To decide where to sail from, consider the following:
- • Will you drive or fly to the embarkation port? (The average cost to fly to a port destination was about $374/person in 2012. The more people going, the costlier it is to fly.)
- • If driving, know port parking fees (usually around $15/day). Also, factor in whether you need a hotel stay the night before the cruise (anywhere from $80-$200/night).
- • Which cruise line do you want (not all cruise lines sail from all ports)? For example, the only cruise line sailing out of Charleston, SC is Carnival. Carnival, Norwegian and Royal Caribbean sail out of Tampa, but Disney does not. You get the idea!
4. Which cabin should you choose?
Generally, inside cabins are the cheapest. Some people insist that interior cabins are the only way to go. Because they’re cheap, they leave more money for fun stuff. Personally, though, I don’t like them. They’re dark!!! They are not claustrophobic like I expected though. For me, even after several cruises, there’s just something exciting about opening the curtains first thing in the morning for my first glimpse of a new port.
Most ships offer balcony cabins, which are more expensive. They’re tempting, I know! Just picture yourself sipping morning coffee on your private balcony as the sun’s rays warm you. We’ve booked balcony cabins on two cruises, once when our boys were quite young and we anticipated extensive cabin time for naps and once when the kids were teens and we anticipated wanting late night space for a quiet escape.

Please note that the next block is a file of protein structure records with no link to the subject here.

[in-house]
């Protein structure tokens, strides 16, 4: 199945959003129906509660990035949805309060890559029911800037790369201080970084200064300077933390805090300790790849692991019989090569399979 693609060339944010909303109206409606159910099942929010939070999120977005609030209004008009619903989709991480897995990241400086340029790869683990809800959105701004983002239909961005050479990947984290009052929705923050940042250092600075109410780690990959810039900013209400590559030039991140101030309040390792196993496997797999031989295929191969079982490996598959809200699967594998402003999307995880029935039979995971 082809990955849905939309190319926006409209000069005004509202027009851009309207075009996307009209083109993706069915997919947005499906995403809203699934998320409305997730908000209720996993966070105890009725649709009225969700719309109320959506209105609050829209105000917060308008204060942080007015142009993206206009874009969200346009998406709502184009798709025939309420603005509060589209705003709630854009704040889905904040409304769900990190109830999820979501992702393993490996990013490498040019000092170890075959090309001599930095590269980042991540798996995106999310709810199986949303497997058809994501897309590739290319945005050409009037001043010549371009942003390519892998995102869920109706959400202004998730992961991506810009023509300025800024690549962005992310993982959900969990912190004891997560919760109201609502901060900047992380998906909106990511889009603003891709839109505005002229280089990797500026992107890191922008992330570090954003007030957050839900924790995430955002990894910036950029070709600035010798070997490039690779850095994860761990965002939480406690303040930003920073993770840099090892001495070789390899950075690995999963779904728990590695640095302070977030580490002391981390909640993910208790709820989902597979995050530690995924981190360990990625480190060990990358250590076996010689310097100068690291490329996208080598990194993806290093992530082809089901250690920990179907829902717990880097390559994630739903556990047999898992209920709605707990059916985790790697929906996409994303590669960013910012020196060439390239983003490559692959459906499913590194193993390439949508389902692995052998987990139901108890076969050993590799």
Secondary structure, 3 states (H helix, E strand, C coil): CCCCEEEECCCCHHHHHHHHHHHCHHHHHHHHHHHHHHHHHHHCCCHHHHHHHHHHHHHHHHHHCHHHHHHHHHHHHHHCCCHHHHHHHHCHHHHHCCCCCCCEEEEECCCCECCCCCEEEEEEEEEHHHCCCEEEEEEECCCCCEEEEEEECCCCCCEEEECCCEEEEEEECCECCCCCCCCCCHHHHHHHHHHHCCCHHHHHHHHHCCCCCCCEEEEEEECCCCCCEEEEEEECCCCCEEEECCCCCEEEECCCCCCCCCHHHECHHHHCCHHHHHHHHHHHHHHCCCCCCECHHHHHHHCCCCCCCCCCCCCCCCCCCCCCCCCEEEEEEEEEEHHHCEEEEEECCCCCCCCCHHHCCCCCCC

The first time around, despite it being December, the balcony was fabulous. Unseasonably warm weather provided us with hours of relaxing escape. The second time around, the first three days of our cruise were blistering hot, more than 100 degrees — way too hot to enjoy the balcony. And then, a freak, early-season hurricane blew in, plunging temperatures to the 50s. No matter what we did, we couldn’t get warm enough! Heavy winds and driving rains forced us indoors and the balcony went unused.
So there you have it — a cautionary tale to help you choose the right cruise experience for your family.
5. Do the ports of call offer adventures and activities you’ll enjoy?
You don’t actually need to do this before you book, but if your budget is tight, at least take a peek. If you’d need to book a shore excursion to enjoy a particular port of call, it will impact your overall vacation budget.
No matter which port you choose, you’ll enjoy duty free shopping, adventure, white sandy beaches and sun. But that’s where the similarities end. Some islands, particularly those of developing countries like Jamaica, are not as safe as others. Some ports, like Freeport in the Bahamas, offer little close to the ship — so to enjoy the island, you need to plan an excursion of some sort.
If you book a shore excursion through the cruise line and you are delayed in returning to the ship, you don’t have to worry. The ship will wait for you! If you plan your own excursions (I do this all the time), be sure to build in a buffer — return to the ship an hour before you need to so you don’t get left behind. YES, it happens! On my last cruise, in fact… but not to me. 😉
Once you find the cruise you want, look at the ports to find adventure you’ll enjoy. Read this great resource put together by Cruise Critic to learn about each port of call.
The bottom line!
Don’t be overwhelmed. To choose the right cruise for your family, simply take it step by step. Determine your vacation budget, and factor in the cost of travel to the embarkation port. Select the cruise line and ship that matches your desires. Plan adventures in the ports of call that fit your budget. Pick your cabin! That’s it. Step by step, as easy as 1, 2, 3, 4, 5!Did that help? Is there anything else you wondered about? Experienced cruisers, weigh in! What do you wish you had known before booking your first cruise? What’s your best tip for first-time cruisers?
The next post is all about what to pack for a cruise — and what not to pack!